Unless specifically agreed otherwise all outdoor Entertainment Licences will be issued as Occasional Licences with the days when entertainment will take place listed at time of application, this be for up to 14 days.
We will normally ask for an event safety plan for outdoor events and will have specific licence conditions for outdoor licences. The Event Safety Plan specific to your event should be received by the Council at least 4 weeks before the event is due to take place.
It is recommended that an Event Safety Plan should consist of the following detailed information:
- Site plan layout
- Crowd management provisions
- Means of escape provisions
- Stewarding details
- Special effects including information on the use of lasers
- Temporary structures
- Electrical systems being installed and testing arrangements
- First aid provisions
- Sanitary accommodation, including provisions for disabled people
- Traffic management arrangements
- Ticket sales for the event and details of outlets where they are being sold
- Noise Management Plan
- Fire Risk Assessment and details of suitable fire fighting equipment
- Waste disposal provisions
- General information, such as disabled provisions, access for the Emergency Services and site telephone number and event organisers lead contact numbers
- Health and Safety Risk Assessment
- Liaison with Emergency Services
- Evacuation procedure
Certification will be required confirming:
- The design of the stage and that it has been erected in accordance with the manufacturer's instructions
- Any fabric and linings are non-flammable or of durably flame retardant material
- The electrical installation is maintained and will prevent danger arising therefrom
- All fire extinguishers are properly maintained
- Any tiered seating has been erected in accordance with manufacturer's instructions
- A valid policy of insurance shall be held by the licensee throughout the period of the event insuring in respect of any liability, which may be incurred by him in respect of the death of or bodily injury to any person while in or about the site.
The Council will also expect organisers to notify neighbouring premises with details of the event and provide a contact phone number of the organisers.
3.7 Duration and Timings of a Licence
An entertainment licence, whether for indoor or outdoor entertainment, will be valid for a maximum of 12 months. The duration is prescribed in the legislation and cannot be varied by Mid and East Antrim Borough Council.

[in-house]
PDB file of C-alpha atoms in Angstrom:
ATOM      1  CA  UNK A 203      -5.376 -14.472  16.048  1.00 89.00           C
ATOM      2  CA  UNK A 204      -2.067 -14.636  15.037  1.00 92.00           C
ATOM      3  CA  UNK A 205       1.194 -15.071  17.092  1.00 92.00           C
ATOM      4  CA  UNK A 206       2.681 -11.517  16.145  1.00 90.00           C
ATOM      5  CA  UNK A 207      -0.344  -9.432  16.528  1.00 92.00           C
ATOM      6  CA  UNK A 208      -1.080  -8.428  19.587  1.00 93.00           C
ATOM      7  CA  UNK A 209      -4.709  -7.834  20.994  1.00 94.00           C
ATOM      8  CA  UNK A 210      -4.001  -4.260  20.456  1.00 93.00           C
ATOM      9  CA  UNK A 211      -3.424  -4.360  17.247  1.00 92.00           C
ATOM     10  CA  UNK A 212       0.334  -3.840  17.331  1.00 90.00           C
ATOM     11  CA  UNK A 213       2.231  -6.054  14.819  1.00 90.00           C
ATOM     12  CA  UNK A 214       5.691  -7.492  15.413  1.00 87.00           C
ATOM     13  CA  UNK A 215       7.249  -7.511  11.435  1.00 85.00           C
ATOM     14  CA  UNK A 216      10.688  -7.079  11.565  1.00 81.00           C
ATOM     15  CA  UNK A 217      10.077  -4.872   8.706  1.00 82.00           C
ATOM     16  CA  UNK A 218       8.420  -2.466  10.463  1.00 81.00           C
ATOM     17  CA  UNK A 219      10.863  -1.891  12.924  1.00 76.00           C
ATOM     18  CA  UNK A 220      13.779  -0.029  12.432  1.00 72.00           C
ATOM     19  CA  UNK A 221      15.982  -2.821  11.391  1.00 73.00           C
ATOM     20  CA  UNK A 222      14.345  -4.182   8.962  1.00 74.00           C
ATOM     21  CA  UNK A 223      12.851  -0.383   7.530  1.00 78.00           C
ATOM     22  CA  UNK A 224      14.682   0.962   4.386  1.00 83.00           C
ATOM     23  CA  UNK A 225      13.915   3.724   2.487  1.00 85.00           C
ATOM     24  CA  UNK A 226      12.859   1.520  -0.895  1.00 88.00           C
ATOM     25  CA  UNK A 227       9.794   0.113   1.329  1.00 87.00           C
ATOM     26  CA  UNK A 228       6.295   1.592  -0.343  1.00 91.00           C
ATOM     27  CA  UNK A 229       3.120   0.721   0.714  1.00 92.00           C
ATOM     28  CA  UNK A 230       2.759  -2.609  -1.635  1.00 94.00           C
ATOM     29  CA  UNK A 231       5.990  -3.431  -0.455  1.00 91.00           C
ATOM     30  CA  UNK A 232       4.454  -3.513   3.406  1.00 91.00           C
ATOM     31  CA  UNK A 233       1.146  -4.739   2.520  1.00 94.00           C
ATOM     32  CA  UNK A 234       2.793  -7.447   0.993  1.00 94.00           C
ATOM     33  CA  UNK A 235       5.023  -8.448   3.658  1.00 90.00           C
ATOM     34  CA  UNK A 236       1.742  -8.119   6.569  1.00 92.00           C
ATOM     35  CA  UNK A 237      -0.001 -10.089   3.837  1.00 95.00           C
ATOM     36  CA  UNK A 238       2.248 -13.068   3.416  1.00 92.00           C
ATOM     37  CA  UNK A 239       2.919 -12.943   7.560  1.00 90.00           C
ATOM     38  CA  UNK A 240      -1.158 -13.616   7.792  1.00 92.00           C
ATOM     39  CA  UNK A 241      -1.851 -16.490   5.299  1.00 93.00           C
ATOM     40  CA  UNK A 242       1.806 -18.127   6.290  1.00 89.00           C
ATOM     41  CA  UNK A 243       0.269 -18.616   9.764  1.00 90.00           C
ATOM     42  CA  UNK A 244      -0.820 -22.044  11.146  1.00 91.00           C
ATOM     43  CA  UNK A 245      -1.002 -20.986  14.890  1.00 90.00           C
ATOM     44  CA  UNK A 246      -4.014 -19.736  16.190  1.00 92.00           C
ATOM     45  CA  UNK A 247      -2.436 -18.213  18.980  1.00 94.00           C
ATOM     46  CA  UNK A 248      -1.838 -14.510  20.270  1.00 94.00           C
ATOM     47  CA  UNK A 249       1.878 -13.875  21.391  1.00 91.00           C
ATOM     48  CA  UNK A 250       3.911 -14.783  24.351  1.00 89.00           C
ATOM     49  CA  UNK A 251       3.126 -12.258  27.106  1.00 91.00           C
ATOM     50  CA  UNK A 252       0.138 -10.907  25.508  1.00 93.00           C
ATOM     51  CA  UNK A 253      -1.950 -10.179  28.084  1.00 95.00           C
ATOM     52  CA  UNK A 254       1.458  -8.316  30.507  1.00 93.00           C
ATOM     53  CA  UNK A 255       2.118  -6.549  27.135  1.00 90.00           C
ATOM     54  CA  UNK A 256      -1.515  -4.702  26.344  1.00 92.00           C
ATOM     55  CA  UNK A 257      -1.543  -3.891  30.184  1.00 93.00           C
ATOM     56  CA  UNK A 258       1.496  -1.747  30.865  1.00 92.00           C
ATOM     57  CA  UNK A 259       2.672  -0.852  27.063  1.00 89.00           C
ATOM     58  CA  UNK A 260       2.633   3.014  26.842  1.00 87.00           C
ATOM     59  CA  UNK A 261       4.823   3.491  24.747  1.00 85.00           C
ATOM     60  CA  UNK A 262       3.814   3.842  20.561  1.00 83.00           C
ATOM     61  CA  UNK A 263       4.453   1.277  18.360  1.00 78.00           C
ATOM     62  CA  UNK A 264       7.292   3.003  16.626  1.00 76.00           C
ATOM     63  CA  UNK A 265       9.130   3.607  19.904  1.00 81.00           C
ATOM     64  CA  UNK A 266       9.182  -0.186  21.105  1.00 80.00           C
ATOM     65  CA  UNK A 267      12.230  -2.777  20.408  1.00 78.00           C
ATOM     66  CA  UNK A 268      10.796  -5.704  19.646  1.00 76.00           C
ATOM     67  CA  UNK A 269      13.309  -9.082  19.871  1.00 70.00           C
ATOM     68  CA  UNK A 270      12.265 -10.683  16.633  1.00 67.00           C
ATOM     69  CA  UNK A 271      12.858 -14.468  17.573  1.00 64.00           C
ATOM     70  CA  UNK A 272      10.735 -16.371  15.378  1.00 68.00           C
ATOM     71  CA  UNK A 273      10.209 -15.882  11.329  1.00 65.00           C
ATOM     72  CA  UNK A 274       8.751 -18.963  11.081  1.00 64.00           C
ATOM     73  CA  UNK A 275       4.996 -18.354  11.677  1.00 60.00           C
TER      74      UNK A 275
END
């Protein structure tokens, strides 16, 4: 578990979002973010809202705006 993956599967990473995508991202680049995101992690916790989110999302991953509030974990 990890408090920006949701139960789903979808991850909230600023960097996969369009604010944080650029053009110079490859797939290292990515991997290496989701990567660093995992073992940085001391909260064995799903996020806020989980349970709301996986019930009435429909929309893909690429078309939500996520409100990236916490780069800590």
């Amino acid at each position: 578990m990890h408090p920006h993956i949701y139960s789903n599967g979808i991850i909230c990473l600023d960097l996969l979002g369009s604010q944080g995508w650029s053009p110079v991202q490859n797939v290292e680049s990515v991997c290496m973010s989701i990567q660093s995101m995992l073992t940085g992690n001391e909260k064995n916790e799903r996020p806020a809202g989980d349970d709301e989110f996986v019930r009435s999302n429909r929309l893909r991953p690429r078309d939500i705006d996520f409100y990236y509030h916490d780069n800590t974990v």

All entertainment licences will state the hours each day that entertainment is permitted to be held in that premises.
For indoor licences the latest finishing time for entertainment is normally set at 1am.
For outdoor licences the latest finishing time for entertainment is normally set at 11pm
For temporary events held in marquees the Council may consider these to be equivalent to an outdoor event and reserve the right to limit the finishing time on these licences to earlier than 1am.
Any premises can apply to extend the finishing time past these times (such as for an extension to Liquor licence to 3am) this can either be at renewal or by way of a variation. Decisions on extending a licence finishing time past 1am are normally made by Council committee.
3.8 Licence Conditions
It is for Mid and East Antrim Borough Council to determine what conditions should apply to each licence, but the legislation does require the Council to have regard to any model terms, conditions and restrictions published by the Department of Environment. Model conditions for indoor entertainment were published in 1986, 1988 and 2022. Additional conditions for places of entertainment providing dance events were published in 1998. Furthermore Council shall have regard to the DFP Building Regulation Guidance Technical Booklet E (2012), IOL et al, Technical Standards for places of Entertainment (2015) and DHSSPS ‘Fire Safety Risk Assessment for Small and Medium Places of Assembly’.
Details of fees are contained within the guidance produced by Mid and East Antrim entitled “Guidance for the Grant, Renewal or Transfer of an Entertainments Licence” which is available on Council website.
Fees are set by the Department and have not been reviewed for several years. Council have no discretion in relation to the application of fees.
In general, an entertainment venue which can accommodate a higher number of patrons attracts a higher fee.
A concessionary rate applies to indoor entertainment organised by a charity or other non-profit making organisation.
3.10 Premises Profile
At any point in time, there are approximately 150 premises with a current entertainment licence within the Borough of Mid and East Antrim. Almost half of the venues that require licences are bars, social clubs and restaurants. The majority have limited entertainment, and most do not approach their licensed patron capacity.
Council will make an assessment, on an annual basis, as to the likely risk presented by applications for an entertainment licence. Venues, including outdoor venues, will be awarded a rating or High, Medium or Low risk.